Sea vegetables are another rich source of green-nutrition and are a very low carb vegetable. Seaweed is also a good source of iodine, essential for thyroid hormone production. Used in sheets it can make a great practical alternative to bread, rolled into a tube like sandwich. Algae is also a potent antioxidant protects us from various diseases. Sea vegetables are anti-cancer, anti-coagulant (reducing the risk of stroke) and antioxidant. You can eat plenty of seaweed on keto and it’s also high in sea salt.
Seasonings and sauces are a tricky part of ketogenic diet foods, but people use them on a regular basis to add flavor to their meals. The easiest way to remain strict here is to avoid processed foods. There are many low carb condiments and products on the market, and there’s no way to list them all. A handful of them are great, but the majority use high glycemic index sweeteners – which you want to avoid.
If you’ve never heard of rhubarb, it might be time to broaden your palate. Rhubarb tastes tart, and you can enjoy it raw, roasted, or puréed in a small, low-carb smoothie or moderate portion of sauce. A ½-cup serving contains about 1.7 g of net carbs and only about 13 calories. Rhubarb also has 176 mg of potassium (3.7 percent DV), 62 international units (IU) of vitamin A (1.2 percent DV), 4.9 mg of vitamin C (8.2 percent DV), and 52 mg of calcium (5.2 percent DV). Just remember to remove the leaves before eating, as they can be toxic in large amounts.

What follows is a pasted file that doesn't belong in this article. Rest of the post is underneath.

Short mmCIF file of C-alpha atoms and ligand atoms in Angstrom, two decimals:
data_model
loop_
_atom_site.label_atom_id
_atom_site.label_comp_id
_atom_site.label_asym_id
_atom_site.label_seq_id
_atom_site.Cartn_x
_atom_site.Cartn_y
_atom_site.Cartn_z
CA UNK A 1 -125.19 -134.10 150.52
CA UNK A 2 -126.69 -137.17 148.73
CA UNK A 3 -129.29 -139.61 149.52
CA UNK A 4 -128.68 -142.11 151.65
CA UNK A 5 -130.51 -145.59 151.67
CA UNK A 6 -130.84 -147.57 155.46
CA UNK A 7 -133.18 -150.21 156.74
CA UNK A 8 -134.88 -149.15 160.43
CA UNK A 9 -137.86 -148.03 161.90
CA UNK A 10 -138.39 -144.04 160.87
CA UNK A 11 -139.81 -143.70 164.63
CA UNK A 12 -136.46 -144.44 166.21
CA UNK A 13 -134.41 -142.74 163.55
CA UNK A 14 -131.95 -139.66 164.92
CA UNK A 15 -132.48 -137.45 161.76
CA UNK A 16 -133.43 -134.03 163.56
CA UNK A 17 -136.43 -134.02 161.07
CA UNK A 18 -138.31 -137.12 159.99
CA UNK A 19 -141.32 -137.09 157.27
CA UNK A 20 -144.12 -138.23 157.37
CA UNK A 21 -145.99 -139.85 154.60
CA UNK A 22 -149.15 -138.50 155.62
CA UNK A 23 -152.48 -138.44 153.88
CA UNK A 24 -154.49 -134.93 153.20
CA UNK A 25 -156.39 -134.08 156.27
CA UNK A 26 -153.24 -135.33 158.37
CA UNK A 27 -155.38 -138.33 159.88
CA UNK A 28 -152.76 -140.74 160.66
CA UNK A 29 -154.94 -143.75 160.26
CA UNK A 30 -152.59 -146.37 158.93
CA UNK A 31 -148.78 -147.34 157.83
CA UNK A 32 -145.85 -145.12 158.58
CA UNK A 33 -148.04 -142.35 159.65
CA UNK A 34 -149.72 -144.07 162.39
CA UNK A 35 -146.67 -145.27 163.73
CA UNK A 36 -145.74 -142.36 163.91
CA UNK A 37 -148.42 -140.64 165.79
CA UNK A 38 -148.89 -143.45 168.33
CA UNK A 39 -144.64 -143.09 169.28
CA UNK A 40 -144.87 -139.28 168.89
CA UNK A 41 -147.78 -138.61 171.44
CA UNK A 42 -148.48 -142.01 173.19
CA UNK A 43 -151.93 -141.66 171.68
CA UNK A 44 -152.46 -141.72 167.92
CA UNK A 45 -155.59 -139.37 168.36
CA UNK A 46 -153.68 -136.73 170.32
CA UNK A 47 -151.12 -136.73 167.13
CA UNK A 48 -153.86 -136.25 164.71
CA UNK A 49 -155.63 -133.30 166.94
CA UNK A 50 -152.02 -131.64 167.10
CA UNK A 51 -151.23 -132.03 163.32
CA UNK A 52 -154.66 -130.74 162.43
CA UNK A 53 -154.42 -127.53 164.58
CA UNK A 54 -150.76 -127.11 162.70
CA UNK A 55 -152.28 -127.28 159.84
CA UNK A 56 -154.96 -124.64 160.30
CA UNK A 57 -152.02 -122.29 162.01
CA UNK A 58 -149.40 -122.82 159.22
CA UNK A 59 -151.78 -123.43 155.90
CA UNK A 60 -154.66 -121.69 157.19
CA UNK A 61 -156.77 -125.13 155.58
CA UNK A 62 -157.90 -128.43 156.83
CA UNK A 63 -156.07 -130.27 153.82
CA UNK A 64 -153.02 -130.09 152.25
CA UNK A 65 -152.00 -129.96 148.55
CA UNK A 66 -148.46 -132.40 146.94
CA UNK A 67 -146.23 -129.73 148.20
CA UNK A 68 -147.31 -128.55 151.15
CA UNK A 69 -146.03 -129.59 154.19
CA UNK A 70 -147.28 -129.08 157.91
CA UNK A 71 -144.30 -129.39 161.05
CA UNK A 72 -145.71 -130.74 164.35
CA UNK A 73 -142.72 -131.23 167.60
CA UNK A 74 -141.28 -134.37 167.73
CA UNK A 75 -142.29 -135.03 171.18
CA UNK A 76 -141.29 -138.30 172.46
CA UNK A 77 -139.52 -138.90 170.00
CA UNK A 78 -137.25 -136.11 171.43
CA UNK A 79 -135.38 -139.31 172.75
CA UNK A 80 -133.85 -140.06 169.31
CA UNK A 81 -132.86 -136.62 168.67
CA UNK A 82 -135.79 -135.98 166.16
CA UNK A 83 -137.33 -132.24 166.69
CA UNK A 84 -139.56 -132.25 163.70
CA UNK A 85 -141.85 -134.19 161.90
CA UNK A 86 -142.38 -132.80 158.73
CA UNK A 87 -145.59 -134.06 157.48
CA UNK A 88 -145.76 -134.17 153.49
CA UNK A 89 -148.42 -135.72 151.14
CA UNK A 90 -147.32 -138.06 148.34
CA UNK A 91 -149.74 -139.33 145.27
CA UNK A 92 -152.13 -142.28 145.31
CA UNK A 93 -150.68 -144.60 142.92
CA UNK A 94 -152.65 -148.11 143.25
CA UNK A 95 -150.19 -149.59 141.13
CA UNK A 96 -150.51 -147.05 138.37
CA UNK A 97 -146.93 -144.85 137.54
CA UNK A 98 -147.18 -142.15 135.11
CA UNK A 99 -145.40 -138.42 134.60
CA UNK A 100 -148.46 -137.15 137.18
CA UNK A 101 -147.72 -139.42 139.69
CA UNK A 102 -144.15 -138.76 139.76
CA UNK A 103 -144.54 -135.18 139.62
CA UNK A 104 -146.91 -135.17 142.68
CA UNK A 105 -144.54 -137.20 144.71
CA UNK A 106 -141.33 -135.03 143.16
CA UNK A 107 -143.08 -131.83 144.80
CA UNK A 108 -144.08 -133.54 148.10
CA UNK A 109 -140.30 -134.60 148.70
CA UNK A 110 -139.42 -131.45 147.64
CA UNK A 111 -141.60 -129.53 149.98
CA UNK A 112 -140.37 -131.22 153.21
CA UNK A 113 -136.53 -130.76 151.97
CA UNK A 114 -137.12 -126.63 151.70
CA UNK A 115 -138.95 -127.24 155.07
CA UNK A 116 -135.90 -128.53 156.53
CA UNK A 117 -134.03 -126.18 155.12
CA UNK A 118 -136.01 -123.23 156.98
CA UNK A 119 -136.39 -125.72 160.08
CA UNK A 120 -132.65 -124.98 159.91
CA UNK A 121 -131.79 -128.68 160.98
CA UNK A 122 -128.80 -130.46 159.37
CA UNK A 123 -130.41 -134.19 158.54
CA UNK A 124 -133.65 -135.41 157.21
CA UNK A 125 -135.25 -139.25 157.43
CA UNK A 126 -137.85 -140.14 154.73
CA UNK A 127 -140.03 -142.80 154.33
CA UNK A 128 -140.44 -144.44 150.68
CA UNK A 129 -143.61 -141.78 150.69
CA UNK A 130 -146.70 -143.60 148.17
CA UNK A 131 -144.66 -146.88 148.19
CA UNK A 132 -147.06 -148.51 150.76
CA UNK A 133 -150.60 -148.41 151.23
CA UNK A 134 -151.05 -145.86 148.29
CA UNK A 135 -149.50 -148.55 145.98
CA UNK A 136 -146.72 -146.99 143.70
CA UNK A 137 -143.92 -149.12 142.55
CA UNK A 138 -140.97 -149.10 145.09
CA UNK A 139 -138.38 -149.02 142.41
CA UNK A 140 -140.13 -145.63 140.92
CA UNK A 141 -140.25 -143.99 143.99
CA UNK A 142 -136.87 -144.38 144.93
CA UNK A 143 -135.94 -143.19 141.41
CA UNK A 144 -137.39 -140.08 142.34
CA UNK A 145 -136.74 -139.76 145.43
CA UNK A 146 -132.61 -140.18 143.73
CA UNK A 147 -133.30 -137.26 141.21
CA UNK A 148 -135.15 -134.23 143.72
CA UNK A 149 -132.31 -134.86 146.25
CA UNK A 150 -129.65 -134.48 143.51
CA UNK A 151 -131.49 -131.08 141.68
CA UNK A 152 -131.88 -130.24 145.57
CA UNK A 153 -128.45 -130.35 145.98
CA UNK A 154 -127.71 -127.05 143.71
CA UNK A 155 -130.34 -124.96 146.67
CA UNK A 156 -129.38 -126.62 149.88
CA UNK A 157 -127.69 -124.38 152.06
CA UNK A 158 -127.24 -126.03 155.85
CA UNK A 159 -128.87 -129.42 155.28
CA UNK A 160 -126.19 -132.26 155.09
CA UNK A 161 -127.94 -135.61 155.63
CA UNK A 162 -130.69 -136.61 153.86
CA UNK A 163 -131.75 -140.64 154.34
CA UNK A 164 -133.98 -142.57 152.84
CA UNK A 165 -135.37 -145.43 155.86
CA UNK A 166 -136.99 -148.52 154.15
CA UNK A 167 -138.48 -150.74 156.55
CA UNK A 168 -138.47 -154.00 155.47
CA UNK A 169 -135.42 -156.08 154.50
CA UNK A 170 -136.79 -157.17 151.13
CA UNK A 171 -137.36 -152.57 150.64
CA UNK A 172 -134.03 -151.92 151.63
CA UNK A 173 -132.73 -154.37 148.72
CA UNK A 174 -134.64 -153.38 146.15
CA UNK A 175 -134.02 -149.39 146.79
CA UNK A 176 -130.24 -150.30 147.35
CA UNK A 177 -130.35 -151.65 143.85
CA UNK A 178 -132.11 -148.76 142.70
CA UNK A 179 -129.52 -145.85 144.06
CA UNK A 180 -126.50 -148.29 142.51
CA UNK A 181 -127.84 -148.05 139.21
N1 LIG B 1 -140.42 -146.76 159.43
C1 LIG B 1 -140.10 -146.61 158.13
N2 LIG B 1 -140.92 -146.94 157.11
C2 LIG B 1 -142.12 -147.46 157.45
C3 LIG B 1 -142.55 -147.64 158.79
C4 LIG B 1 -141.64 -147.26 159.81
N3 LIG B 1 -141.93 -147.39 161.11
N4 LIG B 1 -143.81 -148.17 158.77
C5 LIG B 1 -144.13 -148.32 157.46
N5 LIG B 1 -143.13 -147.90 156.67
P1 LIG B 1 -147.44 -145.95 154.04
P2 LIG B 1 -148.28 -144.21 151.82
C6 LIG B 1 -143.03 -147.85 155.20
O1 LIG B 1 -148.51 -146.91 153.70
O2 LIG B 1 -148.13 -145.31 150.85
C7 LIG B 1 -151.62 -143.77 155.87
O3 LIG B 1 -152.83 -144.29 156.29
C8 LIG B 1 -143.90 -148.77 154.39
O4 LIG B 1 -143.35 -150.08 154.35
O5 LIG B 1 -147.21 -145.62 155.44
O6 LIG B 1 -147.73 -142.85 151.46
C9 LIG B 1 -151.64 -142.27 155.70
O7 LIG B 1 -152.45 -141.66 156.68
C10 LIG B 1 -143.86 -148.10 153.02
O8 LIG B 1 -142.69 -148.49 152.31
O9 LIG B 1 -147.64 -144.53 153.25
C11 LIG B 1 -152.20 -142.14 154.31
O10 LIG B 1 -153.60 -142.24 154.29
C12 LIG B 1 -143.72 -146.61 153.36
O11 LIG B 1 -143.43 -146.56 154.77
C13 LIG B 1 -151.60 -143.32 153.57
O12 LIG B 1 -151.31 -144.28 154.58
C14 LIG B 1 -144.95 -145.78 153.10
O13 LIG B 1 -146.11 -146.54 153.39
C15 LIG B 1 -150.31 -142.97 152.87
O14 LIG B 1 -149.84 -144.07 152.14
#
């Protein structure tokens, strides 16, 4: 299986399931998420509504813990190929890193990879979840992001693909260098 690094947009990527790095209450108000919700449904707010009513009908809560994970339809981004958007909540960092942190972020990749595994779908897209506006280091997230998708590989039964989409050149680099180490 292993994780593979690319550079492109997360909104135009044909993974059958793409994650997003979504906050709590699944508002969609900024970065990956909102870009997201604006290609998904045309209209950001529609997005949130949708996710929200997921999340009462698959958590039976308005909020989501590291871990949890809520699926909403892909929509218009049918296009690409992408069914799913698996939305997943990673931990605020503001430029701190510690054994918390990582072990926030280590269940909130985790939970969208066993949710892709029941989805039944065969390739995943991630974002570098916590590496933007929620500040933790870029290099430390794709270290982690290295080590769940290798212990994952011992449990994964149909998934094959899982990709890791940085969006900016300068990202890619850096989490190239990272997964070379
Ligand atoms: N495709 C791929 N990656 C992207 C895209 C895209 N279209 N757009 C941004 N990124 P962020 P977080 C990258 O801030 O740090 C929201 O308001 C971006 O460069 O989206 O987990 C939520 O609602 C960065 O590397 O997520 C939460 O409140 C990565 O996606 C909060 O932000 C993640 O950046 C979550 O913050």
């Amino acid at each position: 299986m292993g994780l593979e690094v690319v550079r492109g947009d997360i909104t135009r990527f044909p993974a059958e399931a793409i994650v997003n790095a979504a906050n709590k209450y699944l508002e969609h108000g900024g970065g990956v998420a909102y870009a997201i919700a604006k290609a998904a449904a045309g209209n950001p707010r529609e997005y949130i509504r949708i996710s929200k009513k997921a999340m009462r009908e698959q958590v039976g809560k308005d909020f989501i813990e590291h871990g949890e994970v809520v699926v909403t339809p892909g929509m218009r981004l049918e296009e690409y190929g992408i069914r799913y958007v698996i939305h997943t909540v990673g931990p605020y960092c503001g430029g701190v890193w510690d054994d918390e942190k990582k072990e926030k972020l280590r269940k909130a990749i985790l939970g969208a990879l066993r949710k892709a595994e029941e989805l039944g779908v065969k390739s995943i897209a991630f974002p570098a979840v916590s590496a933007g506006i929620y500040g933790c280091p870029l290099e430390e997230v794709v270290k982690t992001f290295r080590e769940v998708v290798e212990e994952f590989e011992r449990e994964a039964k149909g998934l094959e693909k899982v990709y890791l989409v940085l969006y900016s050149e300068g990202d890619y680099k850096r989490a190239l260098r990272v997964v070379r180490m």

Who doesn’t love the creamy combination of chocolate and peanut butter? In the Jones house we go nutzo for anything chocolate and anything peanut butter. Now you can enjoy this delicious combination and stay in ketosis. That’s a huge win! Again, cottage cheese is the star of the show here and protein powder and splenda add a chocolaty flavor and sweeten. Pro tip: Choose a keto protein powder for enhanced benefits.
It only takes a few seconds to whip up a tuna salad or a couple minutes to pan fry a steak. If you stick with the basics, meat and veggies, it’s no different than fixing any other type of meal at home. Don’t overcomplicate it with keto versions of your old favorites – those are the things that turn into projects instead of dinner. Maybe basic-bland can get you started… once you’re comfortable with the change you can take more on? Maybe your tastes will change after you aren’t eating all the processed food? You’ve got to make it work for you.
Nutrients often work synergistically in nature. For this reason, when the monounsaturated fats in avocados are paired with foods containing lycopene and beta-carotene they can actually increase the absorption of these antioxidants into the body. Monounsaturated fats also significantly decrease cholesterol and triglyceride levels (23).  Avocados are one of the amazing ketogenic foods I eat every day!
There are plenty of keto fruit options out there that are high in fiber and low in net carbs, making them an ideal addition to a well-rounded ketogenic diet. In fact, adding a few low-carb fruits to your daily diet can help satisfy your sweet tooth while also supplying a steady stream of the vitamins, minerals and antioxidants that your body needs.
Fitness is my passion. Exercising and nutrition are my passion. I love sharing my knowledge with others... so that they can live happier, healthier, and more fulfilled lives. You can find me publishing on health and nutrition over at altprotein.com. If I am not exploring the peaks and valleys of NH I am off traveling abroad, learning new ideas and practicing new wellness techniques.